We are pleased to present an excerpt from the wonderful Cecily Neville Mother of Kings by Amy Licence.
His Young Duchess
A womman of right famous governaunce And wele cherisshed, I sey yow for certeyne; Hir felawship shal do yow grete plesaunce, Hir porte is suche, hir manere is trewe and playne; She with glad chiere wil do hir busy peyne To bryng yow there.
The courtly love of medieval romances mostly belonged on the pages of illuminated manuscripts, highlighted in red or gold, or tripping off the lips of troubadours strumming their lutes. Lovers swooned in neatly clipped gardens, pining for their beloved to notice their existence or else engaged in Herculean labours to win their favour. Such books were owned by many of the aristocracy of England and Norman France but, in reality, these stories bore little resemblance to the financial and legal negotiations by which they were partnered for life.
There was little that could be considered romantic about the majority of marriages made among the fifteenth-century nobility. Partners were chosen by a child’s family for dynastic and financial gain; they might be significantly older or younger than their spouses, and papal dispensations were often required in order to dissolve close ties of blood, intermarriage or spiritual connection. Once the agreement had been reached, with its various clauses about obligation and payment, the ceremony itself was more like the final stage of a transaction than the romantic occasions of today. The exchange of vows was consolidated by physical consummation, without which the match could be questioned or even dissolved. In royalty and high-ranking couples this was a formal occasion, with the pair led to bed by their family and friends and then questioned the following day, or the sheets and clothing examined, to ensure that the act had taken place. Physical difficulties and failures could become public knowledge, as in the case of Edward IV’s mistress Elizabeth (Jane) Shore’s first marriage, which was annulled due to her husband’s impotence.
The main purpose of marriage was procreation. If Richard and Cecily managed to consummate their match in 1429, no surviving children would arrive for another nine years. This poses the historian a number of questions which, after the passage of five centuries, can only be answered with speculation. In the simplest scenario, Cecily did not conceive because they did not sleep together at all, or enough, for whatever reason. This is not impossible; it may have stemmed from some physical, emotional or psychological cause now lost to history; they may have tried and failed to connect or suffered from some illness. Perhaps it took two young, inexperienced people a while to get it right. Henry VI and his young queen, Margaret of Anjou, would take almost eight years to conceive their only child. Not all marriages were consummated at once. The Duke of Berry waited before consummating his marriage to the twelve-year-old Jeanne of Boulogne, stating to the king that he would ‘guard her for three or four years until she becomes a perfect woman’. There are many reasons why a physical connection can fail to produce children, still imperfectly understood by modern science. Fertility can be affected by the onset of menstruation, irregular ovulation, sperm count, the ratio of fat to body weight and any number of illnesses. Equally it can be triggered by changes in lifestyle, so Cecily’s lack of conception over the next eight years is a riddle; it may have resulted from a number of factors.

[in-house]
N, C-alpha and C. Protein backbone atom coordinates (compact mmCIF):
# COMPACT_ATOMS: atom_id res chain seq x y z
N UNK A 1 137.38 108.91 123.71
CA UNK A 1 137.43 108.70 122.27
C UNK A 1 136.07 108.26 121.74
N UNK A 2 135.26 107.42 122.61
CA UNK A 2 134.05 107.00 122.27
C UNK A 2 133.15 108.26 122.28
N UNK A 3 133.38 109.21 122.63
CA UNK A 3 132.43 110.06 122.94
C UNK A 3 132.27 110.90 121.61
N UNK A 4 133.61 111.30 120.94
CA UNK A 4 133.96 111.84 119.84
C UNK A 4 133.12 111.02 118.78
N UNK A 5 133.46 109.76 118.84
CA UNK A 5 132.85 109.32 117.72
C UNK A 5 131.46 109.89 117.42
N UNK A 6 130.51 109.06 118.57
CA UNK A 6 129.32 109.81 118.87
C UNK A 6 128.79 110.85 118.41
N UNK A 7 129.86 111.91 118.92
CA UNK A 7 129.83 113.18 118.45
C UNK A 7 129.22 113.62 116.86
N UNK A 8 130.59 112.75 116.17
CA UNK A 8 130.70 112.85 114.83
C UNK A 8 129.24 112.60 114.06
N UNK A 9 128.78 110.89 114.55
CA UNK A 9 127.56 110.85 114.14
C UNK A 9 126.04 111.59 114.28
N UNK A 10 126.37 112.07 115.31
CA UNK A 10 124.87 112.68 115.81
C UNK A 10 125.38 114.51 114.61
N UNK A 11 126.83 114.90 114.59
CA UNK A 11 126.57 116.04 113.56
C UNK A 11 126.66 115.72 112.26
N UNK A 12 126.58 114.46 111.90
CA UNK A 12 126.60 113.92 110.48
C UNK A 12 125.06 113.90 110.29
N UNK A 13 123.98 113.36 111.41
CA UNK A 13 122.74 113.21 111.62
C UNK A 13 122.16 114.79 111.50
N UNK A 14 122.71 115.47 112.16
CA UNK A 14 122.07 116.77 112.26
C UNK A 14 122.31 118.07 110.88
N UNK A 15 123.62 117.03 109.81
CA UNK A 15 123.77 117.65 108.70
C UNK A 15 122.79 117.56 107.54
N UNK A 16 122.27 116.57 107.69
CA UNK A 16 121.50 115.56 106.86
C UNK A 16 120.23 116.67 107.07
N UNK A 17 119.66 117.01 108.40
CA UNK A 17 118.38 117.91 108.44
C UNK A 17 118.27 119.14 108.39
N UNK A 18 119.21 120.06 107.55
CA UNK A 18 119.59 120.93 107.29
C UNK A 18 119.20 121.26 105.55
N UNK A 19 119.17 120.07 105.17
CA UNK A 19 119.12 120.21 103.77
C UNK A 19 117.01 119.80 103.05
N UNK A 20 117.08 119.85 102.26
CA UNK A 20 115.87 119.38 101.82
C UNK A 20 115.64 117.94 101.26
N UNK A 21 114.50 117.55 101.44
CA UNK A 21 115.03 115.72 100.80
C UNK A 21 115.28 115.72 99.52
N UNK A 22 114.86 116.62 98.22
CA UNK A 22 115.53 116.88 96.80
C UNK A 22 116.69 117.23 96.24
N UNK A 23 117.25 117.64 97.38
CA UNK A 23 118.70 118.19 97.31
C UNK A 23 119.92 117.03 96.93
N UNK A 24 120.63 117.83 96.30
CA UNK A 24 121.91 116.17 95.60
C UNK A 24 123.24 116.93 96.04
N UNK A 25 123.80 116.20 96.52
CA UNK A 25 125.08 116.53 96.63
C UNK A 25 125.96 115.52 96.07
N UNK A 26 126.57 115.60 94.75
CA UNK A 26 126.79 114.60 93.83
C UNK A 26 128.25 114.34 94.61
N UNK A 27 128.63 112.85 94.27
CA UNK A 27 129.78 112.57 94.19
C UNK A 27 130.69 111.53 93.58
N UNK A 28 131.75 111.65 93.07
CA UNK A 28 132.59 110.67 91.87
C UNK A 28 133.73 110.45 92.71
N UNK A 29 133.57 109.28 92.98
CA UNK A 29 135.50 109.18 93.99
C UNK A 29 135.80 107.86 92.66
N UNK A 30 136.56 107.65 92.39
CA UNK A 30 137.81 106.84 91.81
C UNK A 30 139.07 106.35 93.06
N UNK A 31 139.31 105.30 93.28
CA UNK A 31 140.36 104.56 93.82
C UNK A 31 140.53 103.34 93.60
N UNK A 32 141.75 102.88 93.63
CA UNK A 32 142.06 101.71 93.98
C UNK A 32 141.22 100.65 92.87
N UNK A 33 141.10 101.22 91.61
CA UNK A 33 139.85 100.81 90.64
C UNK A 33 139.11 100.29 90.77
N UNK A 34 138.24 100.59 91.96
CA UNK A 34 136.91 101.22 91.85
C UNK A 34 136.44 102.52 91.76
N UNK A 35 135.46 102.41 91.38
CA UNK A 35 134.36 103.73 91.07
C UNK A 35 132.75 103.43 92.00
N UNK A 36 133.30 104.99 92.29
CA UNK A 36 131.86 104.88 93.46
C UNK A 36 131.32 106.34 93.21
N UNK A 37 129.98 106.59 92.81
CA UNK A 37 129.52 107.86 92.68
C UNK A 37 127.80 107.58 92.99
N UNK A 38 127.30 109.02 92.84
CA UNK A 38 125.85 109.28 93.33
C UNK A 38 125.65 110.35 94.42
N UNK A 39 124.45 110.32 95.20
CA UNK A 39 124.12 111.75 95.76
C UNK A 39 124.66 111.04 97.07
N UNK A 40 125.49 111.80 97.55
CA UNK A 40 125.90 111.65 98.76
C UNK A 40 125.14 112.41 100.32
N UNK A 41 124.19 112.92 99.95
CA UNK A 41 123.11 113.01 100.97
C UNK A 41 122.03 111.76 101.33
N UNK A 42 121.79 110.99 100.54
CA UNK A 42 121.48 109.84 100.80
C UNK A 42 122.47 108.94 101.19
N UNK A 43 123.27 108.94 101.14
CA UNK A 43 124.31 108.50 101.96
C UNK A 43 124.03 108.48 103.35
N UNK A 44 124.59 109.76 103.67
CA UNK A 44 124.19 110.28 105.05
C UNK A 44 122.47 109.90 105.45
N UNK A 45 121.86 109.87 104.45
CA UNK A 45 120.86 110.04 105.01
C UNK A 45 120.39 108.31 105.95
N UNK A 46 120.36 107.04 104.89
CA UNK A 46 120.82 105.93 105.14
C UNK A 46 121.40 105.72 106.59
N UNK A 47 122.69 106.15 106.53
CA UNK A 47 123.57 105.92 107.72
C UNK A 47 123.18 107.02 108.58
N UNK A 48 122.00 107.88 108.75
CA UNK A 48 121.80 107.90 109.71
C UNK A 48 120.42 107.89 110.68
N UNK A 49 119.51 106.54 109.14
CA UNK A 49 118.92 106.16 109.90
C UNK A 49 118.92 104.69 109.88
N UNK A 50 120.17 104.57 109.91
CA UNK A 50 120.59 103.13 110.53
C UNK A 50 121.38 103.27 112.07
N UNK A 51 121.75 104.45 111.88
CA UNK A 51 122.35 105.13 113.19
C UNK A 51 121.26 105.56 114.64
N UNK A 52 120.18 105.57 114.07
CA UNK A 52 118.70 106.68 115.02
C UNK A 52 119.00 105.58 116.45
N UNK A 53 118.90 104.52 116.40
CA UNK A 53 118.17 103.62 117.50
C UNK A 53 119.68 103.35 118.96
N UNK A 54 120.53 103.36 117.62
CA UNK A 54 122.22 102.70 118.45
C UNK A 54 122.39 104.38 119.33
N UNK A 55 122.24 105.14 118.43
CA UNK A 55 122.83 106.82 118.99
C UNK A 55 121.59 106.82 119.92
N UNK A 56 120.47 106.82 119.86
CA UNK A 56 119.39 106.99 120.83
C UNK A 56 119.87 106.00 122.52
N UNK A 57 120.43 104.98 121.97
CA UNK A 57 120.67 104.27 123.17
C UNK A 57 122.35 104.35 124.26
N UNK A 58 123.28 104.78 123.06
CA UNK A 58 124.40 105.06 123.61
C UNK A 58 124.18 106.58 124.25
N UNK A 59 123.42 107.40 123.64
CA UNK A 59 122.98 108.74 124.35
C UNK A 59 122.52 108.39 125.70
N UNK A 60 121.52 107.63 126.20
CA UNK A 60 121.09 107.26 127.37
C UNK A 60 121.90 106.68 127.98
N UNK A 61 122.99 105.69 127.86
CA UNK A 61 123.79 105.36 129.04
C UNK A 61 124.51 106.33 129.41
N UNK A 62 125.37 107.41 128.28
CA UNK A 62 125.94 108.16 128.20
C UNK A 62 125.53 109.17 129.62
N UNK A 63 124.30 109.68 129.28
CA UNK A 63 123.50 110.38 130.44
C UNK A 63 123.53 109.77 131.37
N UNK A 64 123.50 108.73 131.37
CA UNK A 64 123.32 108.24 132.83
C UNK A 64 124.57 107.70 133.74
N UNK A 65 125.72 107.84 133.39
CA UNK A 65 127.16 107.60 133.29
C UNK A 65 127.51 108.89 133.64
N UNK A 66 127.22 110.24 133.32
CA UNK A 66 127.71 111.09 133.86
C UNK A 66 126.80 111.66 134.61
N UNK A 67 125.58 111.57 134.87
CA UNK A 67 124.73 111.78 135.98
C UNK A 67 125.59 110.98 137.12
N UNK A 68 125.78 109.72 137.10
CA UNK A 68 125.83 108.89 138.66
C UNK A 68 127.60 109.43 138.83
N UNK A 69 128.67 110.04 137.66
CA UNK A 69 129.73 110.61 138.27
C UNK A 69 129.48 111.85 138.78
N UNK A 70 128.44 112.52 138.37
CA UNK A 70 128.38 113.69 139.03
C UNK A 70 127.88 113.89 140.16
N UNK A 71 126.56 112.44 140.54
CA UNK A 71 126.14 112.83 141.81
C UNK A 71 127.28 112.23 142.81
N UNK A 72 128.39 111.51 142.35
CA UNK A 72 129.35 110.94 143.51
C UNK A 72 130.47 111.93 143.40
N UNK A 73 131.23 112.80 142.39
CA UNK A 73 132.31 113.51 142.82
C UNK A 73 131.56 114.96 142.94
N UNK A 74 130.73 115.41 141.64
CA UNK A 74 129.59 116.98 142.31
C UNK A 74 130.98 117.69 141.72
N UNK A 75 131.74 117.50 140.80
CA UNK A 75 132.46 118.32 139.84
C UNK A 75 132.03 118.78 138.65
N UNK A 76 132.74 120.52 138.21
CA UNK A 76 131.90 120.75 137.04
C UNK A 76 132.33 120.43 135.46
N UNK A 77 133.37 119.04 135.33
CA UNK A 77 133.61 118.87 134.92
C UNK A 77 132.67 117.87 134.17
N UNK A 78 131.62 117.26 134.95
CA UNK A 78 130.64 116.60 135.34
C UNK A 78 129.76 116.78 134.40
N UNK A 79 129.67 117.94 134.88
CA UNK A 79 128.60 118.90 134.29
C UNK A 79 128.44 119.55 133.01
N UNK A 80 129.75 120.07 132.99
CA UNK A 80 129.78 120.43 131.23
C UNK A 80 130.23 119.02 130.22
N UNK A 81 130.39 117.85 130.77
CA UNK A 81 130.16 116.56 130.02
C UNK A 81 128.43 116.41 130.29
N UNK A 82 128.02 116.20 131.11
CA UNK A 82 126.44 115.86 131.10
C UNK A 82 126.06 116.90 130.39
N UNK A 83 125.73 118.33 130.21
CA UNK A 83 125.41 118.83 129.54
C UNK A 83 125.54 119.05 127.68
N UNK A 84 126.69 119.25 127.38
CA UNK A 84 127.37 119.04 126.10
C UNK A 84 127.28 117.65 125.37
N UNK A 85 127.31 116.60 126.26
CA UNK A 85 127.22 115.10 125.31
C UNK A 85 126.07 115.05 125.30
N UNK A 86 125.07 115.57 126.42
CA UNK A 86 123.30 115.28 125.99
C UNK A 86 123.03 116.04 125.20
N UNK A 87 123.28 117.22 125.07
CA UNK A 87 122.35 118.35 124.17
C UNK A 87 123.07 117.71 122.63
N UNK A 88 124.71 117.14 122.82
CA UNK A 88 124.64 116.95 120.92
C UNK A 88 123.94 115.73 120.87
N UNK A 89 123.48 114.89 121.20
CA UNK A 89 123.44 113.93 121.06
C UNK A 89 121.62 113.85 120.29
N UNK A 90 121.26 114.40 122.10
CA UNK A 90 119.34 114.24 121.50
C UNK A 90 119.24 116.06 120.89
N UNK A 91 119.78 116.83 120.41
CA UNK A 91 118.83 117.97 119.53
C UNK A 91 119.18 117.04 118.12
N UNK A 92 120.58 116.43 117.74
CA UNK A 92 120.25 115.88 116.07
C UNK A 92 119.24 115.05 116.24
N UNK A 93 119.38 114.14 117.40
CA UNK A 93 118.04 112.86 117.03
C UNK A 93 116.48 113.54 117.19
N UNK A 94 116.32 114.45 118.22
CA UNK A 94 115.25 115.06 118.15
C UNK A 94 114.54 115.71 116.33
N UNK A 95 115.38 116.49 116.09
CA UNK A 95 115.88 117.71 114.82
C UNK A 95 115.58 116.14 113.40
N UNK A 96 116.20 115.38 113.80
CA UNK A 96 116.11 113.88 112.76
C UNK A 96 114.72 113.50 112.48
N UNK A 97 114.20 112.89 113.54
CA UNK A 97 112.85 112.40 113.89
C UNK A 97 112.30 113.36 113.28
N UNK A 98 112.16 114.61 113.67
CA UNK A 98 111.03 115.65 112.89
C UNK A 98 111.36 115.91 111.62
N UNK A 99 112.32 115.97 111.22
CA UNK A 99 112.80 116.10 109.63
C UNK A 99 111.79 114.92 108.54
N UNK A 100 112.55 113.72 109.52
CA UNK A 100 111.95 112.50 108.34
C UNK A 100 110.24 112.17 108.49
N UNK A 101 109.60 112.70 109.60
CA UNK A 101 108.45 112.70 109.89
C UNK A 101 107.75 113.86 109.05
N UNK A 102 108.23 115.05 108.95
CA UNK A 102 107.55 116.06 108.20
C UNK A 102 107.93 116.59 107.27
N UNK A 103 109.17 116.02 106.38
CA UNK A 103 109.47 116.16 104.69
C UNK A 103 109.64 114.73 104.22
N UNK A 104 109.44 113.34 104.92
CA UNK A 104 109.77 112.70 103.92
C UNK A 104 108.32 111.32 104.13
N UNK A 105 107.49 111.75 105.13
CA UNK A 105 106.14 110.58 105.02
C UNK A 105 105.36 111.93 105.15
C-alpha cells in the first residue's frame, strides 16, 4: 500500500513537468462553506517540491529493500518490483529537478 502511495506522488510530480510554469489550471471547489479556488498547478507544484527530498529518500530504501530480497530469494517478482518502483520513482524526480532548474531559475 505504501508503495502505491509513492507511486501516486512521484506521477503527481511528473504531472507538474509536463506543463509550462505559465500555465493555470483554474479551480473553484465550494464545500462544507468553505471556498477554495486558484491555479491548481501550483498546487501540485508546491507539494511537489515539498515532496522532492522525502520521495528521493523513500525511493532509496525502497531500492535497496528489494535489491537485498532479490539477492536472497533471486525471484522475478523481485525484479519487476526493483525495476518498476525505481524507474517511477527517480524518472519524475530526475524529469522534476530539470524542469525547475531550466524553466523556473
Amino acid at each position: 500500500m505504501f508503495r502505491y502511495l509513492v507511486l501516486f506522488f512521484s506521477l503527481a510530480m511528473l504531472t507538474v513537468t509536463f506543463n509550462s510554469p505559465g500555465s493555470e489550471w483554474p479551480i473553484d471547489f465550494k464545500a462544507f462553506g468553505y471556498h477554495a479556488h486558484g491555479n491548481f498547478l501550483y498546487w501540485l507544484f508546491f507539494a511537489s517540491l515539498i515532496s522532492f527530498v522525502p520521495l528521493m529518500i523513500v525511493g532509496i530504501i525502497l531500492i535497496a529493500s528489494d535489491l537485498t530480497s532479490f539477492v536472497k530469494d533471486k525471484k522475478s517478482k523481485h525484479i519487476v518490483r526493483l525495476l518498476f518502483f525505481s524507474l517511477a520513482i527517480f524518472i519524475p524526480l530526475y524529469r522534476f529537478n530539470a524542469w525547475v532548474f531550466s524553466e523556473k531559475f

Cecily’s prolific sisters had little trouble conceiving quickly after their marriages. Katherine had been married at the age of twelve and bore her first child three years later. Eleanor was left a widow in 1414 at the age of seventeen but soon remarried to Henry Percy, son of Henry ‘Hotspur’. The match may have coincided with his creation as Earl of Northumberland in 1416, for she was pregnant by the following autumn, delivering a shortlived son in July 1418. More recently, Anne’s marriage in October 1424 had borne at least one child in 1425. Their mother Joan had conceived within around a year of her first marriage, bearing her first daughter at fourteen. In February 1397, at eighteen, she had conceived soon after her marriage to Ralph Neville, with the birthdate of her daughter Eleanor often given as the same year. Equally, Joan’s mother, Katherine Swynford, began bearing children young, in her early to mid-teens. There do not appear to have been any hereditary fertility complications in Cecily’s maternal line to explain the delay in her conception.